Discover Products on Twitter
The Collection and Product pages are the second phase of Twitter’s commerce explorations. With the foundation of Buy Now from the first phase, the team looked into scaling up and further leveraging Twitter’s unique strengths for commerce.
Authentic Voices – When Twitter Runs Hot
When do people talk about things they purchase on Twitter? When they are truly excited about the products, or truly frustrated with them. We believe that unlike typical commerce sites’ reviews, the succinct but authentic opinions on Twitter resonate more sentimentally with users. A product page aggregates real people’s Tweets about the product, alongside photos and videos of the product in use, to paint a unique picture of the product.
Beyond capturing available Tweets, we want to encourage Twitter users to create more content about products, to share the products that make them excited. Twitter’s existing feature collection felt like a great vehicle for it. We expanded Collection’s function to enable users to curate their own collection from Tweets as well as external links. The UI was also redesigned to give more visual enticement for sharing and browsing.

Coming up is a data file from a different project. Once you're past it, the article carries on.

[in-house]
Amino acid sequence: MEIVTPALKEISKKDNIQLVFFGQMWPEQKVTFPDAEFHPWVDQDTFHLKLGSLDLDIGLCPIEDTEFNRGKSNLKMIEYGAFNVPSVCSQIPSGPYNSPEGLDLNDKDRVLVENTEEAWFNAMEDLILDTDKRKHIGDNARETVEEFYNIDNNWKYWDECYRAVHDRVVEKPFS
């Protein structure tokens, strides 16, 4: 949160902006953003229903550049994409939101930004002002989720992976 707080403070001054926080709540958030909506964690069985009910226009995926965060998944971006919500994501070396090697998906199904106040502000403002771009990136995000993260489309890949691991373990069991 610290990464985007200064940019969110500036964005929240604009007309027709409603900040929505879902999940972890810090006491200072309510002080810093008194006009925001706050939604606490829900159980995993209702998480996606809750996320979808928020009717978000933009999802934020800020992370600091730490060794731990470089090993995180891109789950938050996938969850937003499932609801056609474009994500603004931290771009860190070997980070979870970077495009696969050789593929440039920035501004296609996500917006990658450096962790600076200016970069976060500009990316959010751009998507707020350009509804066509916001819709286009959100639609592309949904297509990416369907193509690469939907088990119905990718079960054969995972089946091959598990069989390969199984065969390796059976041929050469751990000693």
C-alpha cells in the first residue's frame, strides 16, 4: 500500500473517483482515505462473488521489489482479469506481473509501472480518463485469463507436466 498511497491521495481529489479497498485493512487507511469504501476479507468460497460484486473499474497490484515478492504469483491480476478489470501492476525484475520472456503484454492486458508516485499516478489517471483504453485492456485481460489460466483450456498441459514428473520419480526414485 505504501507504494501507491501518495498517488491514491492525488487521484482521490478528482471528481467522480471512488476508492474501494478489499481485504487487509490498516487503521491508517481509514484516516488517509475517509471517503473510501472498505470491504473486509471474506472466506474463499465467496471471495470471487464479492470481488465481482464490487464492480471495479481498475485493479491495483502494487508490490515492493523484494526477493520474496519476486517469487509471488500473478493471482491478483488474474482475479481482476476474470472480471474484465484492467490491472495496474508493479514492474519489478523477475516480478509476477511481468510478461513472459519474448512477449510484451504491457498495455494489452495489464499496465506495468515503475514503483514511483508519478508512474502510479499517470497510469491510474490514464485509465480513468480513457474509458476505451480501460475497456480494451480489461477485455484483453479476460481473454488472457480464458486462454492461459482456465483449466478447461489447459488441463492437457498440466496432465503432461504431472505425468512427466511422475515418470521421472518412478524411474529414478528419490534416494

Buried Content – When Twitter Runs Cold
With unique strengths come unique challenges. The real time nature of Twitter means that information can be easily buried if it’s not presented at the right time. To make products more discoverable, we created a more permanent “shopping” section outside of the timeline, showcasing quality collections of products curated from celebrities and brands.
In addition, we examined various destinations on Twitter and mapped out more entry points to collections and product pages: bolder Tweets on timeline, spotlights on user profiles, and annotations on a Tweet, etc.
My Role & Credit
Brittany Forks and I worked together during the concept exploration phase. Afterwards, I owned the design of the Product page on web, iOS and Android, while Brittany owned the Collection’s design. We split the effort on the design of various entry points. Celeste Ridlen and John Cheng were the user researchers.